FDA Approves Darzalex Combo Therapy for Certain Newly Diagnosed Patients

Marta Figueiredo, PhD avatar

by Marta Figueiredo, PhD |

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The U.S. Food and Drug Administration (FDA) has approved Darzalex (daratumumab) in combination with standard therapy for the treatment of patients with newly-diagnosed multiple myeloma who are not eligible for stem cell transplants, according to Janssen Pharmaceuticals.

Darzalex, created by Genmab, and developed and commercialized by Janssen Pharmaceuticals, is the first human anti-CD38 monoclonal antibody approved anywhere in the world.

Darzalex is an antibody that targets and binds to a protein called CD38, which is present in high numbers on the surface of myeloma cells, regardless of the severity of the disease. It is believed to work by directly killing cancer cells, and/or triggering the person’s immune system to attack and destroy them.

The FDA’s approval is supported by results from the randomized, open-label, multicenter Phase 3 ALCYONE clinical trial (NCT02195479), which included 706 newly-diagnosed myeloma patients who were not suitable to receive autologous stem cell transplant.

Patients were randomized to receive standard therapy known as VMP – a combination of Velcade (bortezomib), Alkeran (melphalan), and prednisone – alone (356 patients), or in combination with Darzalex (350 patients). The treatment was given for nine cycles, after which patients continued receiving Darzalex as maintenance therapy for 28-day cycles until disease progression.

The addition of Darzalex to VMP combo reduced the risk of disease progression or death by half, compared to VMP alone. Progression-free survival (PFS) – the length of time a patient lives without disease progression – hadn’t been reached yet for patients in the Darzalez plus VMP group, while the VMP group had a median PFS of 18.1 months.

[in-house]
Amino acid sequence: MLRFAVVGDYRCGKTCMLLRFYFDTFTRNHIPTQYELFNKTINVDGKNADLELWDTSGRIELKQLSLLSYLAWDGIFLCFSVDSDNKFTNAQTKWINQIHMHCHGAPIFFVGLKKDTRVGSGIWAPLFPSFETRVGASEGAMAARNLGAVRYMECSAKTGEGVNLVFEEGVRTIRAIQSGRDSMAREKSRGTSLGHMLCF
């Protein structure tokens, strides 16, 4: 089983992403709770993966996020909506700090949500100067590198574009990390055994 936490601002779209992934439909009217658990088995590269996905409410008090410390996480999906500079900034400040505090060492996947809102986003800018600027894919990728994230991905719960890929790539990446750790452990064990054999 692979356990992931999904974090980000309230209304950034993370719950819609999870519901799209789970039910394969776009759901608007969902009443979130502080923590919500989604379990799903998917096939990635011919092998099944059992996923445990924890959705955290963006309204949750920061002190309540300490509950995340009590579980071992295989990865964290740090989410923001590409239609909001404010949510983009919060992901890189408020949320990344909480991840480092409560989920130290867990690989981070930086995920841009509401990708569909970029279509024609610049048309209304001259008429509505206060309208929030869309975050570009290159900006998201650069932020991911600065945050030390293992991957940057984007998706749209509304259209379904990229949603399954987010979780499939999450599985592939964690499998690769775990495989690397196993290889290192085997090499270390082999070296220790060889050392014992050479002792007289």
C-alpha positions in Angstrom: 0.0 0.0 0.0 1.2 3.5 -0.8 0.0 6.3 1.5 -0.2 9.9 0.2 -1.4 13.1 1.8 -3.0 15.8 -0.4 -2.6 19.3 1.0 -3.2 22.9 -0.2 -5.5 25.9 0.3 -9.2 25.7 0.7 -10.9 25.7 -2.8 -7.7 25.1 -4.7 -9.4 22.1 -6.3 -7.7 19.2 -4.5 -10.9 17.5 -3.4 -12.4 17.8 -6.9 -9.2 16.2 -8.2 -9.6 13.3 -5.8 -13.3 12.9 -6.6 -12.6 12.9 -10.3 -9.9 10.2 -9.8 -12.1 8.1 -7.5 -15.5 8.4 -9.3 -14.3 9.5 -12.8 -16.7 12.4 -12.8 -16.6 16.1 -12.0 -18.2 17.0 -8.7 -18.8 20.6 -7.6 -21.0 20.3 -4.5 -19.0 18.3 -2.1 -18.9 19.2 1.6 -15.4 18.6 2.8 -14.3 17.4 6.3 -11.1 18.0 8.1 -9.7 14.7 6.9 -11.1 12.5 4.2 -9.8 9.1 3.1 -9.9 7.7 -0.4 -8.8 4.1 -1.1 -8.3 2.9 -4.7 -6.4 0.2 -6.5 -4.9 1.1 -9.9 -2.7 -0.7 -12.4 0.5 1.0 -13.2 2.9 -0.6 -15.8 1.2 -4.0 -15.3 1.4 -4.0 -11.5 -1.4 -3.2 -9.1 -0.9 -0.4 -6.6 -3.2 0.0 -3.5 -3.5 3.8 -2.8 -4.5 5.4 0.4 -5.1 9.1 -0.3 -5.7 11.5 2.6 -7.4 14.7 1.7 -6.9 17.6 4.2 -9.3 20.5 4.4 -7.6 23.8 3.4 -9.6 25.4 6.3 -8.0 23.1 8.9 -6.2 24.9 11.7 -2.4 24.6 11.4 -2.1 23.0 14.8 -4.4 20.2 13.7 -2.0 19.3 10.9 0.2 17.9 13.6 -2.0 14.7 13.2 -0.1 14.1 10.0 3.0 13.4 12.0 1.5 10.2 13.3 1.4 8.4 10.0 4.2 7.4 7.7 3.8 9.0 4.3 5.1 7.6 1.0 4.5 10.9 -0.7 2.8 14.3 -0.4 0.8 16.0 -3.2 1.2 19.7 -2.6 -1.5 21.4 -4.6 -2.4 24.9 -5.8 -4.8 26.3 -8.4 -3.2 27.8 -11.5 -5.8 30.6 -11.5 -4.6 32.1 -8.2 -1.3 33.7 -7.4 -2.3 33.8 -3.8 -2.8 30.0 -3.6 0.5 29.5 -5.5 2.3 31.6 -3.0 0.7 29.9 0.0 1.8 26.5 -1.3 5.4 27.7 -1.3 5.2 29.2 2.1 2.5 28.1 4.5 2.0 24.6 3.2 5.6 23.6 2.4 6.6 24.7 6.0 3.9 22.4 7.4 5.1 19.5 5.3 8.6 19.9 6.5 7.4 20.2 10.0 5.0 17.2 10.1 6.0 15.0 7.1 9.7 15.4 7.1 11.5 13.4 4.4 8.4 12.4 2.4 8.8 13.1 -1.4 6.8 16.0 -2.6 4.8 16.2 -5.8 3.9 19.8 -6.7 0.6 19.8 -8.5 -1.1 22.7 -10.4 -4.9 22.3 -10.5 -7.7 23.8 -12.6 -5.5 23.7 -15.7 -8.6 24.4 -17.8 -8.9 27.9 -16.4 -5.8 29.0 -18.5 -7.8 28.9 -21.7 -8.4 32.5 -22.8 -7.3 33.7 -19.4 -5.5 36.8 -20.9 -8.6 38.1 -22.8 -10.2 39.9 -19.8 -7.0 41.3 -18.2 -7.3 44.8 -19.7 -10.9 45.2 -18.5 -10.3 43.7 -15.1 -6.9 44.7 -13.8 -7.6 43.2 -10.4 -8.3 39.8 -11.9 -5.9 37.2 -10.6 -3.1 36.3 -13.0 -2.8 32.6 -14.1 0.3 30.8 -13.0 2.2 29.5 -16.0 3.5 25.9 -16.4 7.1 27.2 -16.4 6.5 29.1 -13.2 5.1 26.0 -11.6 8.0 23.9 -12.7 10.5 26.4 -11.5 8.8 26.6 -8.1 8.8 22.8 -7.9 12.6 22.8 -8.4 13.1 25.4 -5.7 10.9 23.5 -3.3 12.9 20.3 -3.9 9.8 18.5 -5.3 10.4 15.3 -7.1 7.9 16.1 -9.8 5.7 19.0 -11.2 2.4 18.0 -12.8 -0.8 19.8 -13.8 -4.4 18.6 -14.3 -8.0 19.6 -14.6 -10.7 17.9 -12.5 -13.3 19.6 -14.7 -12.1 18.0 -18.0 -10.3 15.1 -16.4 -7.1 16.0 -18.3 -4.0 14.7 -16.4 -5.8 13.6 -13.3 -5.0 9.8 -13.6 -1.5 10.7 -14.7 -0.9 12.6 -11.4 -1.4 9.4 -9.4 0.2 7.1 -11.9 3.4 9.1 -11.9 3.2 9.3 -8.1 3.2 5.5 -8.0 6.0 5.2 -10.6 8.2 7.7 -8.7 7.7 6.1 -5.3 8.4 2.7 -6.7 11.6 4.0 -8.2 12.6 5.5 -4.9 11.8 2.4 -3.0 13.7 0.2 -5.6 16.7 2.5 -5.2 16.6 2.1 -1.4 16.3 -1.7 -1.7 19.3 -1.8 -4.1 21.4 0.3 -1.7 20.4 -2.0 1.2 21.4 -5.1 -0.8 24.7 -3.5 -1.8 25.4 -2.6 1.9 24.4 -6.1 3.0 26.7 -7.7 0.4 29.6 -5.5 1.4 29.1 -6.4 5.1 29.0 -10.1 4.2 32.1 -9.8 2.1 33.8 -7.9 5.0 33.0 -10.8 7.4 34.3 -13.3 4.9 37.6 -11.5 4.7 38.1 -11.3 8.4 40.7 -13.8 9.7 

Response rates were significantly higher in the Darzalex group (90.9%) compared to patients receiving VMP alone (73.9%). Complete responses or better were achieved by almost twice as many patients receiving Darzalex (42.6%) than those on the VMP group (24.4%).

Also, significantly more patients in the Darzalex group (22.3%) were negative for minimal residual disease – cancer cells lingering in the body after treatment that often lead to relapse – compared to those who received VMP alone (6.2%).

“Combination therapy with daratumumab resulted in deep and durable responses in newly diagnosed patients with multiple myeloma who are transplant ineligible, supporting this regimen as an important new treatment option for these patients,” Maria-Victoria Mateos, MD, PhD, ALCYONE’s primary investigator, said in a press release.

The most frequently reported adverse events associated with Darzalex therapy were upper respiratory tract infection (48%), infusion-related reactions (28%), and swelling of the limbs (21%).

Among severe or very severe adverse events, infection events were increased in the Darzalex group, whereas blood-related events – although frequent – were reported at similar rates by both treatment groups.

A similar application to the European Medicines Agency (EMA) to broaden the existing marketing authorization for Darzalex in the European Union is pending.

Darzalex was first approved for multiple myeloma in November 2015 as a single therapy for patients who had received at least three previous lines of treatment. Additional approvals were granted in November 2016 and June 2017 for Darzalex as an add-on therapy to different treatment regimens.

“Darzalex has redefined how we approach the treatment of multiple myeloma, and we continue to evaluate its potential in combination with other regimens, with the aim of arresting the disease at its earliest stages,” added Peter Lebowitz, MD, PhD, head of Global Oncology Therapeutic Area at Janssen.